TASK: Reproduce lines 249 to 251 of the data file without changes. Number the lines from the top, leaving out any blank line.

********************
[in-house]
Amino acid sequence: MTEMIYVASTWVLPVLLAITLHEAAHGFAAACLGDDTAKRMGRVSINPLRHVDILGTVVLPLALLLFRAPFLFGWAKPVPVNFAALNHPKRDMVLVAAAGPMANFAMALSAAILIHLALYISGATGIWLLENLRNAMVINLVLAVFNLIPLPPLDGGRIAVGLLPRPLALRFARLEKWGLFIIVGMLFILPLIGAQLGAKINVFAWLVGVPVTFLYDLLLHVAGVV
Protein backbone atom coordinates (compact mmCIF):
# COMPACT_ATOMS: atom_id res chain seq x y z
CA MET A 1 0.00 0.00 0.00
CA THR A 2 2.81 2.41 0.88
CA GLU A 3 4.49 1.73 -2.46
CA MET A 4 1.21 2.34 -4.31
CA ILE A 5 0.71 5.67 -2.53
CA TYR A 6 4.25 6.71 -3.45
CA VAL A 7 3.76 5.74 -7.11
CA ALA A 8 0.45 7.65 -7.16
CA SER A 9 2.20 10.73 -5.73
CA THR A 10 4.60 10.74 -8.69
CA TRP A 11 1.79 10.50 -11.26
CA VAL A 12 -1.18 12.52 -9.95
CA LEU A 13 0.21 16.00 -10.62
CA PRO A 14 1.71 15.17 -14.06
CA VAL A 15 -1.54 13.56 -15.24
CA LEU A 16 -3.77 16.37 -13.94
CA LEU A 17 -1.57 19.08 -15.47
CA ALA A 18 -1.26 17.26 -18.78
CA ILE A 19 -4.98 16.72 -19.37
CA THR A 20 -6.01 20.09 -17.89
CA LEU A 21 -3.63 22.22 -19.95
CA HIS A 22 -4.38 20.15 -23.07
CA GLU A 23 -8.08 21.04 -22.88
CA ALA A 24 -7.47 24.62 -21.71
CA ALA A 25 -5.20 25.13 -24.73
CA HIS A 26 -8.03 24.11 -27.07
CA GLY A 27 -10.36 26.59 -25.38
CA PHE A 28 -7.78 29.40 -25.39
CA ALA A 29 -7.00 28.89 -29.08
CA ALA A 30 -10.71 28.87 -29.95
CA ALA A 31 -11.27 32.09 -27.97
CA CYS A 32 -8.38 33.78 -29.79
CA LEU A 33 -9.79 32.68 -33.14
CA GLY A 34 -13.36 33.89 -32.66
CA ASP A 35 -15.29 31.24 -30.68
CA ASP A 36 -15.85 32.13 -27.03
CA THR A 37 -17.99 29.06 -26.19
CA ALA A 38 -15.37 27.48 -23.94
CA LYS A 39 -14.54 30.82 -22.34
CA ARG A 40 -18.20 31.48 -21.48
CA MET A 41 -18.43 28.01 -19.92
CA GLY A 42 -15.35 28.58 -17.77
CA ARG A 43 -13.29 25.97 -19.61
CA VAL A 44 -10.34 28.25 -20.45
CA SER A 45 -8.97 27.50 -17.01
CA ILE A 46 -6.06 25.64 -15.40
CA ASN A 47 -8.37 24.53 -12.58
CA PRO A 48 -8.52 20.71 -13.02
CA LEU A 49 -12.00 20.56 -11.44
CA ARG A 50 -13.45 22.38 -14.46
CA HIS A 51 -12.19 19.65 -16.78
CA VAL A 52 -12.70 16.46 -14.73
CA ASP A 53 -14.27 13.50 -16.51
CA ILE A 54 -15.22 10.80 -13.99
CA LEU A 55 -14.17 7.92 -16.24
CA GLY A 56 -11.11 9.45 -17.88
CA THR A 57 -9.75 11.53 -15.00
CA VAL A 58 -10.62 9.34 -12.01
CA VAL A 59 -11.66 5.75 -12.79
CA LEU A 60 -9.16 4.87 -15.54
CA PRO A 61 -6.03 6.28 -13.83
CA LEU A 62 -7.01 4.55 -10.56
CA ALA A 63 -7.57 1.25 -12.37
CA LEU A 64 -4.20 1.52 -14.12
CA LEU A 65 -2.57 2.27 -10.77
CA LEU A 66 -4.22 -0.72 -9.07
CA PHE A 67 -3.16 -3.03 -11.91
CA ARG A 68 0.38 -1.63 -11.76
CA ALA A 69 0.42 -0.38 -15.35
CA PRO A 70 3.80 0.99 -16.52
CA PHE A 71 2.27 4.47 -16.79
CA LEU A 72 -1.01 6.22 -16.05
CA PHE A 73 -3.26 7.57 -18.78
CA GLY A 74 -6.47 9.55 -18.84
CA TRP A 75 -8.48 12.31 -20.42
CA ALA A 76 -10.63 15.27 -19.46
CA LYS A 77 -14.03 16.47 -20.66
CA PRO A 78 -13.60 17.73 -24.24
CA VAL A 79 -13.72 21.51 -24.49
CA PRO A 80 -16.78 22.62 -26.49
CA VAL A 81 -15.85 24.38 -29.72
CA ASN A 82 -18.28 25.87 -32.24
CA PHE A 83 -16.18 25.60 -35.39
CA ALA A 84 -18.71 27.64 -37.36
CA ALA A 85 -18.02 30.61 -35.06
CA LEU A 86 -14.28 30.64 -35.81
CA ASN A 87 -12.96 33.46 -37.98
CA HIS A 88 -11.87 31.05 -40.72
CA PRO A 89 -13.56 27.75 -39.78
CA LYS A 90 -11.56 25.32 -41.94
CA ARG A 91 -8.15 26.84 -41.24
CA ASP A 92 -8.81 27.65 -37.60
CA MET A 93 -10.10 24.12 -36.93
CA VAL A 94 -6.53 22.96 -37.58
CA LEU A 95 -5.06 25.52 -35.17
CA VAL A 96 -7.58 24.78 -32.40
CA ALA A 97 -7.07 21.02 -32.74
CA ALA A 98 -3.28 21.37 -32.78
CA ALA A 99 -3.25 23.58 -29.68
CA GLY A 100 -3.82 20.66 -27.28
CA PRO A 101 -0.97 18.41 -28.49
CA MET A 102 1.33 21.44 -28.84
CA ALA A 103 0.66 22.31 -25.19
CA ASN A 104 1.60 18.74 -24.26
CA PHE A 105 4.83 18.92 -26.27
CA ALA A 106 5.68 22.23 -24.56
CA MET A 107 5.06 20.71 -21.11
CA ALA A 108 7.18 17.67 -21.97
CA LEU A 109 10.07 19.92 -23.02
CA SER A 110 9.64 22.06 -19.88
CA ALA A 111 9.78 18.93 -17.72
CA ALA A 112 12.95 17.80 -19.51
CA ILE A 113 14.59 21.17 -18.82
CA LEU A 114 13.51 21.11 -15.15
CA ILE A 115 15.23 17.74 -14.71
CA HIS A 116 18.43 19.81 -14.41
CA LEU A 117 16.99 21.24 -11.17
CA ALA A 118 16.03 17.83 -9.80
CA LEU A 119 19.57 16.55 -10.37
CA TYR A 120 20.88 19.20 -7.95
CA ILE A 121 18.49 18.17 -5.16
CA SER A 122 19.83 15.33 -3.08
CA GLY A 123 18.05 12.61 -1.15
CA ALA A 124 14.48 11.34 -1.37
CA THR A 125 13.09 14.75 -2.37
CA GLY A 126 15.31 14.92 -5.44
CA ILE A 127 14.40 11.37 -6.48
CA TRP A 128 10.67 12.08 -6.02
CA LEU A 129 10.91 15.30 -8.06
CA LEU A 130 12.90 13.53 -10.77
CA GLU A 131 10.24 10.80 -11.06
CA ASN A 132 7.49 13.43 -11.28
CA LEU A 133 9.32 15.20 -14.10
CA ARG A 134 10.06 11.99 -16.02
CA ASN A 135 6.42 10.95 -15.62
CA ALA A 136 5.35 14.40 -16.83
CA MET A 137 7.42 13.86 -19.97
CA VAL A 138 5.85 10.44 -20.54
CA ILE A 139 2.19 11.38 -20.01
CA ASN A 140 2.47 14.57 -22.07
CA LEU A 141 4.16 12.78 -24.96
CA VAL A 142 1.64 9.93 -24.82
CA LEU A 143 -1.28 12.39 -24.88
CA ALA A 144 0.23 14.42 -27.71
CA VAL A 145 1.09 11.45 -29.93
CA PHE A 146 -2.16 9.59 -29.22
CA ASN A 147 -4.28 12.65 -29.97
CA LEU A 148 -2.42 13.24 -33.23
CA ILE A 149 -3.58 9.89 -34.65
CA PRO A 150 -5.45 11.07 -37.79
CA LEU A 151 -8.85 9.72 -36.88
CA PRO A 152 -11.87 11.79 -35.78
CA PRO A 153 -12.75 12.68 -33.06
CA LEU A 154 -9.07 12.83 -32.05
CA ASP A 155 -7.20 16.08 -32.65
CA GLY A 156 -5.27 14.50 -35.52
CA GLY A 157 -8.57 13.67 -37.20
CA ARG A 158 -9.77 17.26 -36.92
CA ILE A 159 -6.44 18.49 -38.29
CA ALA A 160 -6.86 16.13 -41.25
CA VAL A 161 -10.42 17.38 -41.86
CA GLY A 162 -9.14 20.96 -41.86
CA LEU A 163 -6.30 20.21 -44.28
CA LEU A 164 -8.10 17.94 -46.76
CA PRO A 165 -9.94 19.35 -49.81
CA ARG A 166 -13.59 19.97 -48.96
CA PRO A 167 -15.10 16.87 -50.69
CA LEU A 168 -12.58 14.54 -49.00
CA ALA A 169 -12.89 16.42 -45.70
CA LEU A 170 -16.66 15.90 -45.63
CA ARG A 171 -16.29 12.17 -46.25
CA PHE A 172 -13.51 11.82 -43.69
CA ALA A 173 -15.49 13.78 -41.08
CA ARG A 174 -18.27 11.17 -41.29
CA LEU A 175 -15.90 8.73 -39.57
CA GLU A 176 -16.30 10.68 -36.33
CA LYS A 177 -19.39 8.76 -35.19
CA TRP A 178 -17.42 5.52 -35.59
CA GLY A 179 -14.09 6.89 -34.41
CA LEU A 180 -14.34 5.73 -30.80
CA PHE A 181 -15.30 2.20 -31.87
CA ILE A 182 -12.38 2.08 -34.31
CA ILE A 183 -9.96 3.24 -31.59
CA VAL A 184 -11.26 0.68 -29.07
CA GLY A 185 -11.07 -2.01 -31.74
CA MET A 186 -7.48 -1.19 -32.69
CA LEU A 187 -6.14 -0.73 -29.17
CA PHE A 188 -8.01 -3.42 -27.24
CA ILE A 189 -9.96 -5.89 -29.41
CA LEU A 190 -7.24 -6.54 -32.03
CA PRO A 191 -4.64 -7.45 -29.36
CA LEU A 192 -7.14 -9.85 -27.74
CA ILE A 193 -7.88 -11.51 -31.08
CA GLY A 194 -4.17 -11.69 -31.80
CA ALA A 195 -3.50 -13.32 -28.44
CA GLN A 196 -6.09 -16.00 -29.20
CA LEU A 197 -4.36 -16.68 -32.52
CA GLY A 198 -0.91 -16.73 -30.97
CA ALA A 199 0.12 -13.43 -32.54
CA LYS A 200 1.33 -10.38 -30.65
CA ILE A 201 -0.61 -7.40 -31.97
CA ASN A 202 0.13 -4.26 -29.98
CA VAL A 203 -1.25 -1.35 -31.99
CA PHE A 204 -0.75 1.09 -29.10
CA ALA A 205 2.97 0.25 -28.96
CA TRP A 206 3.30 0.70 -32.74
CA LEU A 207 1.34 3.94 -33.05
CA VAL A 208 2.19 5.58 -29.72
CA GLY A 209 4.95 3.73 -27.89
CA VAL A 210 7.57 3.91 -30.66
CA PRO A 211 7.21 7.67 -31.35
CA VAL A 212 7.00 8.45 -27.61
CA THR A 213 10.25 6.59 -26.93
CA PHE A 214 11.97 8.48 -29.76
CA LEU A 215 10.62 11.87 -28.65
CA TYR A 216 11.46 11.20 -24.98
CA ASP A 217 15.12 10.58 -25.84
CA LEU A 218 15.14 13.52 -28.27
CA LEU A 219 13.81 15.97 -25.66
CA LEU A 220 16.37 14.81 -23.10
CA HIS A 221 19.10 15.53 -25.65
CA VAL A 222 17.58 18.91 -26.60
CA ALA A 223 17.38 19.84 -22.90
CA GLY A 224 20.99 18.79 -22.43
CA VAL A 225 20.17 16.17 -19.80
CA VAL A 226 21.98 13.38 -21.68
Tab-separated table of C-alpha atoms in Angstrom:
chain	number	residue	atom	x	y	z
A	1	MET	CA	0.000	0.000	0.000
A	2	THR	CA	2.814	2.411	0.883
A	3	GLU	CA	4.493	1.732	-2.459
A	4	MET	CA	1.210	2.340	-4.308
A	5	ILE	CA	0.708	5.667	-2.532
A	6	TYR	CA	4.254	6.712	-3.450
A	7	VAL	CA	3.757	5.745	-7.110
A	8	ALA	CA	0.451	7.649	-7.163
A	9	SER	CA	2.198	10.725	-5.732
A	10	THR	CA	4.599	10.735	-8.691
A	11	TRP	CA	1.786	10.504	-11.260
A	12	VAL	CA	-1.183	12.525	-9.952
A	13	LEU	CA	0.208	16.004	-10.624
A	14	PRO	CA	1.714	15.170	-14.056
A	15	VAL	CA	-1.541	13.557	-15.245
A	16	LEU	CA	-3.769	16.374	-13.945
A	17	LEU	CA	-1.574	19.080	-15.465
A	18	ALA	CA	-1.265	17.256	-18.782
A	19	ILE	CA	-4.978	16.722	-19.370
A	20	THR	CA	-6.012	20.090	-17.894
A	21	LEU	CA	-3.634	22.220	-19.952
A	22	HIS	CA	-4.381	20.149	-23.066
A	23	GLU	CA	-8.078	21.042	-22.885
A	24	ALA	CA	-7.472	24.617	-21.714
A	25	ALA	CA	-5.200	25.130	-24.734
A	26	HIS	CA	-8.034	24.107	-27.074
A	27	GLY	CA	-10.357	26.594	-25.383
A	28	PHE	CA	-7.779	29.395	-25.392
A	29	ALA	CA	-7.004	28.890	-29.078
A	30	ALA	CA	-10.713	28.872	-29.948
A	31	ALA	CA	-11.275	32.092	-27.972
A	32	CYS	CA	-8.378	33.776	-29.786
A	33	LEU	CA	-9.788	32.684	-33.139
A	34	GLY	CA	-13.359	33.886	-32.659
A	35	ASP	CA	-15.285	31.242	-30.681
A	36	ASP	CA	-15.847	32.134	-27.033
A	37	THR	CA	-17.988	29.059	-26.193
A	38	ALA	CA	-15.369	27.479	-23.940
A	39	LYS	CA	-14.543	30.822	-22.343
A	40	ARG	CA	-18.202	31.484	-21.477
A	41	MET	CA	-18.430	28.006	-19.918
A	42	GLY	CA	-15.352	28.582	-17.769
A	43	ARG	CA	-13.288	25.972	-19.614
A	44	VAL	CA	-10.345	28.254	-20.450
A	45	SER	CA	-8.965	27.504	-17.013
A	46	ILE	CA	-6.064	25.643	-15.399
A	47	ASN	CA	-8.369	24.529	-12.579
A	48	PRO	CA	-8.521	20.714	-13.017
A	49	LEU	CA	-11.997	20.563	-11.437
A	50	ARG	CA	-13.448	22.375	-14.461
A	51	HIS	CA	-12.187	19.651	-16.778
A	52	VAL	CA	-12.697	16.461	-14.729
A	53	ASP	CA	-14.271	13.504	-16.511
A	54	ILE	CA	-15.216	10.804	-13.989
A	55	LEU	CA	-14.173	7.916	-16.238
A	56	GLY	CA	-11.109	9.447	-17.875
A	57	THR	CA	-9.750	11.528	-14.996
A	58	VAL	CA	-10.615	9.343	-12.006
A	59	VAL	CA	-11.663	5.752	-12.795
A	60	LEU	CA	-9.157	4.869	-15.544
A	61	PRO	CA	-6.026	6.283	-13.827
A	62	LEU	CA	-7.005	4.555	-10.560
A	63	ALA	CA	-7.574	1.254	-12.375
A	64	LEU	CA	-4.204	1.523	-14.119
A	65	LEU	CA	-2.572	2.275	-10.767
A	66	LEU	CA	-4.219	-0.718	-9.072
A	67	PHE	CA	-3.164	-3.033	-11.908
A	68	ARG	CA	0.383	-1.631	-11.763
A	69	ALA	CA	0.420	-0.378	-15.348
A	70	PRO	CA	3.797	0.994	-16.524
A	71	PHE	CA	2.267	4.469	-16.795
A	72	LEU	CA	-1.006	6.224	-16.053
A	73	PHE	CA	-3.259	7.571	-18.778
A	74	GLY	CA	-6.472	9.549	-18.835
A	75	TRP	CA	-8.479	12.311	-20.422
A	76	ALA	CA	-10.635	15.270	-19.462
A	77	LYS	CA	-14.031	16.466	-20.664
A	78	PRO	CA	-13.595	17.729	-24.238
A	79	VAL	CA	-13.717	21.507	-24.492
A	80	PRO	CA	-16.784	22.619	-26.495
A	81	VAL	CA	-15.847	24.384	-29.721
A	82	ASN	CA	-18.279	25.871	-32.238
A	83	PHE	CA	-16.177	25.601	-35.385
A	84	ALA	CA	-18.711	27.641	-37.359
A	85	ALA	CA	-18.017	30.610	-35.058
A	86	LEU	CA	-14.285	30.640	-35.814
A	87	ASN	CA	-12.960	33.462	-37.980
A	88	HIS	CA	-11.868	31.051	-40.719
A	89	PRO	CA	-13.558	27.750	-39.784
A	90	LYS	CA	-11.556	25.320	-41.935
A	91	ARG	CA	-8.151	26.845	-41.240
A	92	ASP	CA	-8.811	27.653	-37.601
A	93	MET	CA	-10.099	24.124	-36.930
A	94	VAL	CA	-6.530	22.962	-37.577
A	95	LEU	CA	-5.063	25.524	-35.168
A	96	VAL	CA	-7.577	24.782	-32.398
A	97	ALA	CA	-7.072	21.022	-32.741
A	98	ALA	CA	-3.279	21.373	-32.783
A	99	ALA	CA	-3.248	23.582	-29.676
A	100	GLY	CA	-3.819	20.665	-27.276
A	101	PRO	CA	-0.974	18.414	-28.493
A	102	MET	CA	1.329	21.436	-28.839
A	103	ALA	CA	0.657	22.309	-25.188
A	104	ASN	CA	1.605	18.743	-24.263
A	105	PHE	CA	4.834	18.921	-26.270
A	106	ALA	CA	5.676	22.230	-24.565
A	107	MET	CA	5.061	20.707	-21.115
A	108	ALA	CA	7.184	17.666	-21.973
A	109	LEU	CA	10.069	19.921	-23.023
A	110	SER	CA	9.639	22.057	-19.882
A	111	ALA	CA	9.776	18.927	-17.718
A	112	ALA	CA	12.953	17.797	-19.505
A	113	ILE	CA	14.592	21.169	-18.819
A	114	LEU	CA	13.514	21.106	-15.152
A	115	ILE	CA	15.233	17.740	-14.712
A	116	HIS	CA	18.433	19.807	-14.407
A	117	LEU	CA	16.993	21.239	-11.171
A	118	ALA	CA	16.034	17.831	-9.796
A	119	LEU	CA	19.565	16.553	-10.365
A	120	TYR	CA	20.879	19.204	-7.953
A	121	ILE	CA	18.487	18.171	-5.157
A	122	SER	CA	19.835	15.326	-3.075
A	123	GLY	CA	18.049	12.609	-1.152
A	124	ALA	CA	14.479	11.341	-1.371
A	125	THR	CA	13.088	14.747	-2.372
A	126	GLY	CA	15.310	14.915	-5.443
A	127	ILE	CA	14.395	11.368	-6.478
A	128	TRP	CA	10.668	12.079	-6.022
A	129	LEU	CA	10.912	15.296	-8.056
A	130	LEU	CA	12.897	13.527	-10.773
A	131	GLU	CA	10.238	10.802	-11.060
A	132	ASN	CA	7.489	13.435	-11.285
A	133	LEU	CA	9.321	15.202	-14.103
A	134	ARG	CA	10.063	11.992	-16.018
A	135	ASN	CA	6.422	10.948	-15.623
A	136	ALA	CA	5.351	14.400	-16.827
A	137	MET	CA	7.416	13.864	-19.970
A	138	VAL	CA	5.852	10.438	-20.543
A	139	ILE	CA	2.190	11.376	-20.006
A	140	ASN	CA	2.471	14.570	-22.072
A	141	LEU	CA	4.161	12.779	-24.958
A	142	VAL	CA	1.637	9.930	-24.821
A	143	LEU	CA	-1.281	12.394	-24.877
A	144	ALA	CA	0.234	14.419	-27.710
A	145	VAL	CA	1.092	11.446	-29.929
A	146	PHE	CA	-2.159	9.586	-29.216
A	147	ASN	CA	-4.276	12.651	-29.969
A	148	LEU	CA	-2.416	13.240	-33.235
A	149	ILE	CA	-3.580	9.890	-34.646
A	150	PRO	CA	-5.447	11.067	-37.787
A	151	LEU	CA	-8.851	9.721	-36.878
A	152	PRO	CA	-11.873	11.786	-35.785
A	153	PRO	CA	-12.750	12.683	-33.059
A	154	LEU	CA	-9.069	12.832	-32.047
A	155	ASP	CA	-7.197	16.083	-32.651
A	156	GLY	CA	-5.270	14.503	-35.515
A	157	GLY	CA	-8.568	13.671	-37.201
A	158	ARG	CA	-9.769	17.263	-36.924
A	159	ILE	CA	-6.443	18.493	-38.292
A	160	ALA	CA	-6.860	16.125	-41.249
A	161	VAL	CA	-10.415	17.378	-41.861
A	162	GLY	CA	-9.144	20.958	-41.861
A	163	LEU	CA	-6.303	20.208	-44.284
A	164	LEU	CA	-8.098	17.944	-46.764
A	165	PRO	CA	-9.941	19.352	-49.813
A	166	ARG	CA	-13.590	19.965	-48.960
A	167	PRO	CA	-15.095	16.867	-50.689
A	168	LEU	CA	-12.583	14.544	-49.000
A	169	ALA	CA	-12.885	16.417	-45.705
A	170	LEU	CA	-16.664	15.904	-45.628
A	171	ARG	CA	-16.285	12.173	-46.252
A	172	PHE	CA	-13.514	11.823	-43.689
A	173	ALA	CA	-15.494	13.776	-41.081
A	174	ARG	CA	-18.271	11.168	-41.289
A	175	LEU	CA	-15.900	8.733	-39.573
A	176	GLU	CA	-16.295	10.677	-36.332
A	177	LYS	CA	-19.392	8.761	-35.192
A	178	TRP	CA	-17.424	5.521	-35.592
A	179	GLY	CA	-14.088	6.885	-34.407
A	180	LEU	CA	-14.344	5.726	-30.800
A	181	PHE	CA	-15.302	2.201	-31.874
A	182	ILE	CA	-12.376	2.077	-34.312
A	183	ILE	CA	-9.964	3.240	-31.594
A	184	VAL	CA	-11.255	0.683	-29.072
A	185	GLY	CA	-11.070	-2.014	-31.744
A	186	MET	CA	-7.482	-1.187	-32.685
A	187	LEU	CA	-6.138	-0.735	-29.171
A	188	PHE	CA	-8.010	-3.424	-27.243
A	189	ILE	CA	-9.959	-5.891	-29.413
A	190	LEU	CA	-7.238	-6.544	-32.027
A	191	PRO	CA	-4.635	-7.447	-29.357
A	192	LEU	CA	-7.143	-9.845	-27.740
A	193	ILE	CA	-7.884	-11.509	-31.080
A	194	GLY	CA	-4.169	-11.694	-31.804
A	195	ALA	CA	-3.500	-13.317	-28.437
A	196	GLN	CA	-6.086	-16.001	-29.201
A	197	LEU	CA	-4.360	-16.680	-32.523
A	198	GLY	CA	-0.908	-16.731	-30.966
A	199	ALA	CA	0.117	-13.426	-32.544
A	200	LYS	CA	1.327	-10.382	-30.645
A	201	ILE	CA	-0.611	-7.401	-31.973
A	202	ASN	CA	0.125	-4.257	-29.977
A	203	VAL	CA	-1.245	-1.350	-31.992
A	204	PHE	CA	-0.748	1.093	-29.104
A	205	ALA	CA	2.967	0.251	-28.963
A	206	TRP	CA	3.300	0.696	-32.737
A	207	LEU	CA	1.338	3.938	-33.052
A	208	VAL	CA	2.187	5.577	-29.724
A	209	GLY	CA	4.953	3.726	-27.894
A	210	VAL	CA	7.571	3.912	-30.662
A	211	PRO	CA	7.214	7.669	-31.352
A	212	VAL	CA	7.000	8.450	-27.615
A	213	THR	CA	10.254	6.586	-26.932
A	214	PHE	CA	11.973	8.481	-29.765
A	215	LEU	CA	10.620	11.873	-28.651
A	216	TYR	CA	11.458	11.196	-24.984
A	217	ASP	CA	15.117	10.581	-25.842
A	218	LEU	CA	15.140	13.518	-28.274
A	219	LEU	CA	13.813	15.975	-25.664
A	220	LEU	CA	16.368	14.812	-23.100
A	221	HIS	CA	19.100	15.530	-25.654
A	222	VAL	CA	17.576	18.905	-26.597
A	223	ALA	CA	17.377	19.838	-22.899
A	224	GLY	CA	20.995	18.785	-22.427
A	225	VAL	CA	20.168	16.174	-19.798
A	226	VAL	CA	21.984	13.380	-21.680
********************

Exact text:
A	17	LEU	CA	-1.574	19.080	-15.465
A	18	ALA	CA	-1.265	17.256	-18.782
A	19	ILE	CA	-4.978	16.722	-19.370